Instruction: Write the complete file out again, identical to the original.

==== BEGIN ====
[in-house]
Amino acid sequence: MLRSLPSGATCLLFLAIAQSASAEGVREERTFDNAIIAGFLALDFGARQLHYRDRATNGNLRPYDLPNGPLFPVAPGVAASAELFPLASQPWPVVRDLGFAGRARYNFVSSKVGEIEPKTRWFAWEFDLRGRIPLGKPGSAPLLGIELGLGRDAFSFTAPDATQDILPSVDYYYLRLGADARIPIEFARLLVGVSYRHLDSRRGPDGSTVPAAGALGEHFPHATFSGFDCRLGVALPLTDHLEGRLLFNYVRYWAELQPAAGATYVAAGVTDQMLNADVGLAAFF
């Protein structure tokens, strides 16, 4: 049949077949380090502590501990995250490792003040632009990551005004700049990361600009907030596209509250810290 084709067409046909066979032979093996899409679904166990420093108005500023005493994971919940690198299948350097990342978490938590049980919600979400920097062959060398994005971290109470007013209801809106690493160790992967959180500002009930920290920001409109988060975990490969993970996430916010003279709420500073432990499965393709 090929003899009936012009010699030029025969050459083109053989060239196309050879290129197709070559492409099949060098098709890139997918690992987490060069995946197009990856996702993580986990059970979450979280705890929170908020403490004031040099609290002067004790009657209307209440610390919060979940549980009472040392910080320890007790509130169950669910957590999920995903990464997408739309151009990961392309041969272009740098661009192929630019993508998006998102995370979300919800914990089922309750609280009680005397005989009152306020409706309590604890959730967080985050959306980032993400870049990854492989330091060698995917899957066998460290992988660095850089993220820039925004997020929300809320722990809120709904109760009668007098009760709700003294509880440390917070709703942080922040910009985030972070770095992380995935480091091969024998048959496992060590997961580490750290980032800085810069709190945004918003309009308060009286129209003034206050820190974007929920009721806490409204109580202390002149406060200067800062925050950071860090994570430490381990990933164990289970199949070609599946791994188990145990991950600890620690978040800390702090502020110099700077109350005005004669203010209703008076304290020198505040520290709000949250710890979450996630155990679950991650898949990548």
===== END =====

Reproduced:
[in-house]
Amino acid sequence: MLRSLPSGATCLLFLAIAQSASAEGVREERTFDNAIIAGFLALDFGARQLHYRDRATNGNLRPYDLPNGPLFPVAPGVAASAELFPLASQPWPVVRDLGFAGRARYNFVSSKVGEIEPKTRWFAWEFDLRGRIPLGKPGSAPLLGIELGLGRDAFSFTAPDATQDILPSVDYYYLRLGADARIPIEFARLLVGVSYRHLDSRRGPDGSTVPAAGALGEHFPHATFSGFDCRLGVALPLTDHLEGRLLFNYVRYWAELQPAAGATYVAAGVTDQMLNADVGLAAFF
């Protein structure tokens, strides 16, 4: 049949077949380090502590501990995250490792003040632009990551005004700049990361600009907030596209509250810290 084709067409046909066979032979093996899409679904166990420093108005500023005493994971919940690198299948350097990342978490938590049980919600979400920097062959060398994005971290109470007013209801809106690493160790992967959180500002009930920290920001409109988060975990490969993970996430916010003279709420500073432990499965393709 090929003899009936012009010699030029025969050459083109053989060239196309050879290129197709070559492409099949060098098709890139997918690992987490060069995946197009990856996702993580986990059970979450979280705890929170908020403490004031040099609290002067004790009657209307209440610390919060979940549980009472040392910080320890007790509130169950669910957590999920995903990464997408739309151009990961392309041969272009740098661009192929630019993508998006998102995370979300919800914990089922309750609280009680005397005989009152306020409706309590604890959730967080985050959306980032993400870049990854492989330091060698995917899957066998460290992988660095850089993220820039925004997020929300809320722990809120709904109760009668007098009760709700003294509880440390917070709703942080922040910009985030972070770095992380995935480091091969024998048959496992060590997961580490750290980032800085810069709190945004918003309009308060009286129209003034206050820190974007929920009721806490409204109580202390002149406060200067800062925050950071860090994570430490381990990933164990289970199949070609599946791994188990145990991950600890620690978040800390702090502020110099700077109350005005004669203010209703008076304290020198505040520290709000949250710890979450996630155990679950991650898949990548």